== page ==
Saudi Arabia should behave instead like a central bank that periodically conducts auctions for government paper. The interest rate -- or, in this case, the price of oil -- is then determined by the result of auctions and trading on the secondary market. Saudi Arabia, after all, is and acts like the central bank of global oil.
If Saudi Arabia allowed its crude to be traded -- that is, sold by the original buyer to some other final or intermediate client -- the abundant availability of Saudi oil would drive prices down. But the Saudis are afraid of playing an active role in the market because they do not want to be accused of "controlling" the price of oil. There is, however, a lot of ground between "controlling," at one extreme, and exercising no influence on the market on the other. It is in fact unlikely that Saudi Arabia could "control" the price even if it took a very active role in the market -- but it could certainly have an influence. Yet, the stereotype of OPEC as a monopolist intent on squeezing consumers is so deeply rooted that Saudi Arabia does not want to be seen influencing prices at all.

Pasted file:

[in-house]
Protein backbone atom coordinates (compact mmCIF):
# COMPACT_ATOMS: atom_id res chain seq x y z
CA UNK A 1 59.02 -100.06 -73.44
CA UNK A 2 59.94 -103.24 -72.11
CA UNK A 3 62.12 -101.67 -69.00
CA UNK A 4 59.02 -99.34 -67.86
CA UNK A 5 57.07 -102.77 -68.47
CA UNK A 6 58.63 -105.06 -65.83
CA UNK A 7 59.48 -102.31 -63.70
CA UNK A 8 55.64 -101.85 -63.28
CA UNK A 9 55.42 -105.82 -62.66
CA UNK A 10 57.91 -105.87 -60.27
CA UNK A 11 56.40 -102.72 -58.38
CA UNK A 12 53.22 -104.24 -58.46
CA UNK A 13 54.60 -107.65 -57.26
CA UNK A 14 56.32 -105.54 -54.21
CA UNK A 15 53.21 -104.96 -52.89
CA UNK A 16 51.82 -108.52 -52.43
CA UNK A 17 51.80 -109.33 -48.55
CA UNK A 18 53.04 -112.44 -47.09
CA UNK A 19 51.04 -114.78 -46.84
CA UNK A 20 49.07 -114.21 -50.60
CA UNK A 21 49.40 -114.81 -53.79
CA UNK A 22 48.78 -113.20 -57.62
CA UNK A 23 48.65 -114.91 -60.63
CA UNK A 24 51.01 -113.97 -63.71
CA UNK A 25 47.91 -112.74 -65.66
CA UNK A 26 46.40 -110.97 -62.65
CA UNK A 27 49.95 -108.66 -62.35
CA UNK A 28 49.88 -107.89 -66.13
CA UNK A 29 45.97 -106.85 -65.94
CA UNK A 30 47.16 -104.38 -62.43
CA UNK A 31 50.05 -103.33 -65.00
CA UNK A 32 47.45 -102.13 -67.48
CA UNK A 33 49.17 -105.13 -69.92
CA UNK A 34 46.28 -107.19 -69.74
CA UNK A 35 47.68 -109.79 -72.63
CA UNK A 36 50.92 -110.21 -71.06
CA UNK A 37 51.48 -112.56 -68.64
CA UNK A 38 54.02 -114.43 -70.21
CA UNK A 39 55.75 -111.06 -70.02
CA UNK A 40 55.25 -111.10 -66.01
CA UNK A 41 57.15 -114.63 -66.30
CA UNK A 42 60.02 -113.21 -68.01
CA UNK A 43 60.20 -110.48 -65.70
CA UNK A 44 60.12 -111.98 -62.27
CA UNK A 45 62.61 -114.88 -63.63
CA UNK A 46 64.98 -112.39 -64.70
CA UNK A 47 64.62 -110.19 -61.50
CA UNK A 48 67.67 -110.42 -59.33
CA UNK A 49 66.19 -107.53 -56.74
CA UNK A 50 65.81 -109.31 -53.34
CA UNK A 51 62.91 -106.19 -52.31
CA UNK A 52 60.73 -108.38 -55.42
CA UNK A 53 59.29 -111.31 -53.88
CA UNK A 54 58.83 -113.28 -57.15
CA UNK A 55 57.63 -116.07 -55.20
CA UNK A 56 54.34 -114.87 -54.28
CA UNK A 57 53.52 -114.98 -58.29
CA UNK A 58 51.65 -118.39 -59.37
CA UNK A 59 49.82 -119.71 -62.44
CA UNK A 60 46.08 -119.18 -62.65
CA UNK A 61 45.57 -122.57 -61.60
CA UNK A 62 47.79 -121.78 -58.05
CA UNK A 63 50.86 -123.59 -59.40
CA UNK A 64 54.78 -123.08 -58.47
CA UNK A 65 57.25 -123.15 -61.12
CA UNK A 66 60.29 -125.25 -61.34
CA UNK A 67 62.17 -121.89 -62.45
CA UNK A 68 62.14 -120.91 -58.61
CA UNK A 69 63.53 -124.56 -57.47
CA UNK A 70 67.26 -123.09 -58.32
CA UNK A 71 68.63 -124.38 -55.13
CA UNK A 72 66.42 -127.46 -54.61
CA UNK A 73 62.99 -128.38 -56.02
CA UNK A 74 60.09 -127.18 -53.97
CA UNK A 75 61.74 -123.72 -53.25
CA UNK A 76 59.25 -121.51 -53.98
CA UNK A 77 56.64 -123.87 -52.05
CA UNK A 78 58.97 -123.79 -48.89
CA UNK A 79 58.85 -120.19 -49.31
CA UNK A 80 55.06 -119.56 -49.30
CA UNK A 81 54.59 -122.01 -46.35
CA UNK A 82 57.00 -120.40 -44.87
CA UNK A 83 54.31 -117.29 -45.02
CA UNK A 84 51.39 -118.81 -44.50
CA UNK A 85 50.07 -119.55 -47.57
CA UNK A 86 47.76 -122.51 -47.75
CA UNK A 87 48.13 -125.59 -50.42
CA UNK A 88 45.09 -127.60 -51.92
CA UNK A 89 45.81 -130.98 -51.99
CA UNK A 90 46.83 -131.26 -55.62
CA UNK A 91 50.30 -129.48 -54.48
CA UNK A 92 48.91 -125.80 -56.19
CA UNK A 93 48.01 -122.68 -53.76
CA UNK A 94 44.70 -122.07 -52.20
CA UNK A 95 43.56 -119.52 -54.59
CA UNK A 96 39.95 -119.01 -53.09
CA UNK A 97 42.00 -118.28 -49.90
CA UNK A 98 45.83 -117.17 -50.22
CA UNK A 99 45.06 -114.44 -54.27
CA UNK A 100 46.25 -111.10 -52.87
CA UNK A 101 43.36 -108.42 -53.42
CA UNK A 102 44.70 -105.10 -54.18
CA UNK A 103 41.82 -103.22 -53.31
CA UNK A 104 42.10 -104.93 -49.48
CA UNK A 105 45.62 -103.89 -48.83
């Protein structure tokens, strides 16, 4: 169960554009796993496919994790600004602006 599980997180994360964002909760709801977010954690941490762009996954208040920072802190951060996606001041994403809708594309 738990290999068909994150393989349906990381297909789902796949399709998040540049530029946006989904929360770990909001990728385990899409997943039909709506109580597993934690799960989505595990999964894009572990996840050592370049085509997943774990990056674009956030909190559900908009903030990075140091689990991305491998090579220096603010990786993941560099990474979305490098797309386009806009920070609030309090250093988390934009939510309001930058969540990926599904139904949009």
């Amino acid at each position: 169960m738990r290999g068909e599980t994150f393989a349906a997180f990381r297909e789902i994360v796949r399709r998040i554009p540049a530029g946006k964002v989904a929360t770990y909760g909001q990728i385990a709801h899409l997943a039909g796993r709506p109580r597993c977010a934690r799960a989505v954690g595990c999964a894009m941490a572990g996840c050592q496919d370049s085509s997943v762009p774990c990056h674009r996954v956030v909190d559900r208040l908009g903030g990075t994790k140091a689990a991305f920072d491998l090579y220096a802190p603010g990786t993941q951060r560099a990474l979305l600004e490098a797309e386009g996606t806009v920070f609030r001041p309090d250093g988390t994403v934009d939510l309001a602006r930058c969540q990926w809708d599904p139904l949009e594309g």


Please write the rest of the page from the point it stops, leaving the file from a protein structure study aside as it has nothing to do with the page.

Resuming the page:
The United States and other leading consumers should encourage Saudi Arabia to play a more active role. A global oil market in which Saudi Arabia exerts its proper influence would be less volatile and more closely representative of the equilibrium of supply and demand. It is in our best interest that Saudi Arabia should succeed in moderating prices.
As the revival of oil and gas production in North America and in other parts of the world gains strength, it will be in the interest of all to maintain prices at a level that is neither too low nor too high. A much lower price would nip the expansion of new sources in the bud, while higher prices could abort the fragile economic recovery. Saudi price targets, which lie in a band that hovers around $100 per barrel, are not out of line with the interests of the industrial countries.
Saudi Arabia should be supported, and even urged, to be a price leader rather than a price taker. Oil prices should be discussed in the context of G-20 and other international gatherings much in the same way as interest rates or exchange rates are. No market can function well if the No. 1 supplier remains on the sidelines. Getting Saudi Arabia in the game will be good for American consumers, and bad for the mullahs in Tehran.